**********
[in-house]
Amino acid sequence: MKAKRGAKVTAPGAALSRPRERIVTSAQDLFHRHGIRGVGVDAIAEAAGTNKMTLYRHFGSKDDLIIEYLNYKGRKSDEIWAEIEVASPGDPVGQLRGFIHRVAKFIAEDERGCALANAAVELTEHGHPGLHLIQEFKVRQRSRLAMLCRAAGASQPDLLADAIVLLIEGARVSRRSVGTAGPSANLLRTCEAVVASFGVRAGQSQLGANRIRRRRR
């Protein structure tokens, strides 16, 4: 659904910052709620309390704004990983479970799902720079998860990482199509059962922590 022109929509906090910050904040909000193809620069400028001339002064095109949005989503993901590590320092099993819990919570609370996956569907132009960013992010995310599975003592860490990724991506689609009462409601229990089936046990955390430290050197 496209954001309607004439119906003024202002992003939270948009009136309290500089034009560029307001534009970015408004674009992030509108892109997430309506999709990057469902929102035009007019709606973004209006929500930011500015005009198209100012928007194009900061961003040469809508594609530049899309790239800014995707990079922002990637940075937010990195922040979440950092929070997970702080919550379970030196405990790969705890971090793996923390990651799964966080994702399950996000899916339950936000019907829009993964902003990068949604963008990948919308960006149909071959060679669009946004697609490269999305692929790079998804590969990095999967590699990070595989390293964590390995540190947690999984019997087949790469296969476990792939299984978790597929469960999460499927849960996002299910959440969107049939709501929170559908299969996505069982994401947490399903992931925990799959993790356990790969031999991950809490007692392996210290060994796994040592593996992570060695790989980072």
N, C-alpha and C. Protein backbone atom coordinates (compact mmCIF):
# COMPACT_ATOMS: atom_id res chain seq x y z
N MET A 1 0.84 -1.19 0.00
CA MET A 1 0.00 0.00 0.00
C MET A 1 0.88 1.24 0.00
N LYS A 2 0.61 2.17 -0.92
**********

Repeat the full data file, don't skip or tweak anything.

[in-house]
Amino acid sequence: MKAKRGAKVTAPGAALSRPRERIVTSAQDLFHRHGIRGVGVDAIAEAAGTNKMTLYRHFGSKDDLIIEYLNYKGRKSDEIWAEIEVASPGDPVGQLRGFIHRVAKFIAEDERGCALANAAVELTEHGHPGLHLIQEFKVRQRSRLAMLCRAAGASQPDLLADAIVLLIEGARVSRRSVGTAGPSANLLRTCEAVVASFGVRAGQSQLGANRIRRRRR
């Protein structure tokens, strides 16, 4: 659904910052709620309390704004990983479970799902720079998860990482199509059962922590 022109929509906090910050904040909000193809620069400028001339002064095109949005989503993901590590320092099993819990919570609370996956569907132009960013992010995310599975003592860490990724991506689609009462409601229990089936046990955390430290050197 496209954001309607004439119906003024202002992003939270948009009136309290500089034009560029307001534009970015408004674009992030509108892109997430309506999709990057469902929102035009007019709606973004209006929500930011500015005009198209100012928007194009900061961003040469809508594609530049899309790239800014995707990079922002990637940075937010990195922040979440950092929070997970702080919550379970030196405990790969705890971090793996923390990651799964966080994702399950996000899916339950936000019907829009993964902003990068949604963008990948919308960006149909071959060679669009946004697609490269999305692929790079998804590969990095999967590699990070595989390293964590390995540190947690999984019997087949790469296969476990792939299984978790597929469960999460499927849960996002299910959440969107049939709501929170559908299969996505069982994401947490399903992931925990799959993790356990790969031999991950809490007692392996210290060994796994040592593996992570060695790989980072």
N, C-alpha and C. Protein backbone atom coordinates (compact mmCIF):
# COMPACT_ATOMS: atom_id res chain seq x y z
N MET A 1 0.84 -1.19 0.00
CA MET A 1 0.00 0.00 0.00
C MET A 1 0.88 1.24 0.00
N LYS A 2 0.61 2.17 -0.92